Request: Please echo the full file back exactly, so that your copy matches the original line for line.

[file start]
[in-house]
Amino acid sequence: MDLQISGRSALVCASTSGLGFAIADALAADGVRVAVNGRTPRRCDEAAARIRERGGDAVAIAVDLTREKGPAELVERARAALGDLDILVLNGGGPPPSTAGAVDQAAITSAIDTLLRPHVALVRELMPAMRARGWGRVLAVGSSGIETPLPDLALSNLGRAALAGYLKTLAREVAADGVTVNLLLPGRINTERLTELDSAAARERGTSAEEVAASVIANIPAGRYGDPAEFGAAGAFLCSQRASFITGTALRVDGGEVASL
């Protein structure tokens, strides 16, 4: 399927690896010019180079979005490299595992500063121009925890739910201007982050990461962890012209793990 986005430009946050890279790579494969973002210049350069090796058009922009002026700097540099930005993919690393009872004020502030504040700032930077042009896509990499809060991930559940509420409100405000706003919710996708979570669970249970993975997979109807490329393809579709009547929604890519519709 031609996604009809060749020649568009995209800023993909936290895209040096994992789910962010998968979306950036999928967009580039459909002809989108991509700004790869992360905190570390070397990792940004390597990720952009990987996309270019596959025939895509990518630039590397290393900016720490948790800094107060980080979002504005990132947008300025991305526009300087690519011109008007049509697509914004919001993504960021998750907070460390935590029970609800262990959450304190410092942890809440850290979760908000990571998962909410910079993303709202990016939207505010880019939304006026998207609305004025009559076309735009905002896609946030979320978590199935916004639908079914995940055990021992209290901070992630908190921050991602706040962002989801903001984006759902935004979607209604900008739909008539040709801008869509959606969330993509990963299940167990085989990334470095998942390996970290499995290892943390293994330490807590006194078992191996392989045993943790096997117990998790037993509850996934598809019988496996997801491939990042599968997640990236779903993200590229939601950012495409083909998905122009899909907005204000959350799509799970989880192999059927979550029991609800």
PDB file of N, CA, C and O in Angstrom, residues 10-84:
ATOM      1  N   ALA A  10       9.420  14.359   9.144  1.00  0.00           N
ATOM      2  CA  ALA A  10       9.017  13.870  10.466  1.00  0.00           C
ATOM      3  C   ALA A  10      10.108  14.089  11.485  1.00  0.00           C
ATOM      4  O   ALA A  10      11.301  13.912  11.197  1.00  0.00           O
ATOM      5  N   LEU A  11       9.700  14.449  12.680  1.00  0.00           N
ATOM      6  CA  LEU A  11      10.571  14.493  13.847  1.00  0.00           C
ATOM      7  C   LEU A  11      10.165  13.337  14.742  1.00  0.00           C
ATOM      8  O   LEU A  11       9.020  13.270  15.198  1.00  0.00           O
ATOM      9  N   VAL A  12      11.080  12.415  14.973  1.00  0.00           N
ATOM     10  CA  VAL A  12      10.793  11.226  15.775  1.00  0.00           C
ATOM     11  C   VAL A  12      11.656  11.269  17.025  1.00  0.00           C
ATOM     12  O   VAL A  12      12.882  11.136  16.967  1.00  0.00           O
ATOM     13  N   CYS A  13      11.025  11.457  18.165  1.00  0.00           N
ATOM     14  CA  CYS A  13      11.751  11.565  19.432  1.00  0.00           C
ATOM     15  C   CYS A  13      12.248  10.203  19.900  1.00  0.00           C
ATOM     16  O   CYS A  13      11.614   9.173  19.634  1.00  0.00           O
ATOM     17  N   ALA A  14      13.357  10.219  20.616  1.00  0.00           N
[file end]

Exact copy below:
[in-house]
Amino acid sequence: MDLQISGRSALVCASTSGLGFAIADALAADGVRVAVNGRTPRRCDEAAARIRERGGDAVAIAVDLTREKGPAELVERARAALGDLDILVLNGGGPPPSTAGAVDQAAITSAIDTLLRPHVALVRELMPAMRARGWGRVLAVGSSGIETPLPDLALSNLGRAALAGYLKTLAREVAADGVTVNLLLPGRINTERLTELDSAAARERGTSAEEVAASVIANIPAGRYGDPAEFGAAGAFLCSQRASFITGTALRVDGGEVASL
């Protein structure tokens, strides 16, 4: 399927690896010019180079979005490299595992500063121009925890739910201007982050990461962890012209793990 986005430009946050890279790579494969973002210049350069090796058009922009002026700097540099930005993919690393009872004020502030504040700032930077042009896509990499809060991930559940509420409100405000706003919710996708979570669970249970993975997979109807490329393809579709009547929604890519519709 031609996604009809060749020649568009995209800023993909936290895209040096994992789910962010998968979306950036999928967009580039459909002809989108991509700004790869992360905190570390070397990792940004390597990720952009990987996309270019596959025939895509990518630039590397290393900016720490948790800094107060980080979002504005990132947008300025991305526009300087690519011109008007049509697509914004919001993504960021998750907070460390935590029970609800262990959450304190410092942890809440850290979760908000990571998962909410910079993303709202990016939207505010880019939304006026998207609305004025009559076309735009905002896609946030979320978590199935916004639908079914995940055990021992209290901070992630908190921050991602706040962002989801903001984006759902935004979607209604900008739909008539040709801008869509959606969330993509990963299940167990085989990334470095998942390996970290499995290892943390293994330490807590006194078992191996392989045993943790096997117990998790037993509850996934598809019988496996997801491939990042599968997640990236779903993200590229939601950012495409083909998905122009899909907005204000959350799509799970989880192999059927979550029991609800």
PDB file of N, CA, C and O in Angstrom, residues 10-84:
ATOM      1  N   ALA A  10       9.420  14.359   9.144  1.00  0.00           N
ATOM      2  CA  ALA A  10       9.017  13.870  10.466  1.00  0.00           C
ATOM      3  C   ALA A  10      10.108  14.089  11.485  1.00  0.00           C
ATOM      4  O   ALA A  10      11.301  13.912  11.197  1.00  0.00           O
ATOM      5  N   LEU A  11       9.700  14.449  12.680  1.00  0.00           N
ATOM      6  CA  LEU A  11      10.571  14.493  13.847  1.00  0.00           C
ATOM      7  C   LEU A  11      10.165  13.337  14.742  1.00  0.00           C
ATOM      8  O   LEU A  11       9.020  13.270  15.198  1.00  0.00           O
ATOM      9  N   VAL A  12      11.080  12.415  14.973  1.00  0.00           N
ATOM     10  CA  VAL A  12      10.793  11.226  15.775  1.00  0.00           C
ATOM     11  C   VAL A  12      11.656  11.269  17.025  1.00  0.00           C
ATOM     12  O   VAL A  12      12.882  11.136  16.967  1.00  0.00           O
ATOM     13  N   CYS A  13      11.025  11.457  18.165  1.00  0.00           N
ATOM     14  CA  CYS A  13      11.751  11.565  19.432  1.00  0.00           C
ATOM     15  C   CYS A  13      12.248  10.203  19.900  1.00  0.00           C
ATOM     16  O   CYS A  13      11.614   9.173  19.634  1.00  0.00           O
ATOM     17  N   ALA A  14      13.357  10.219  20.616  1.00  0.00           N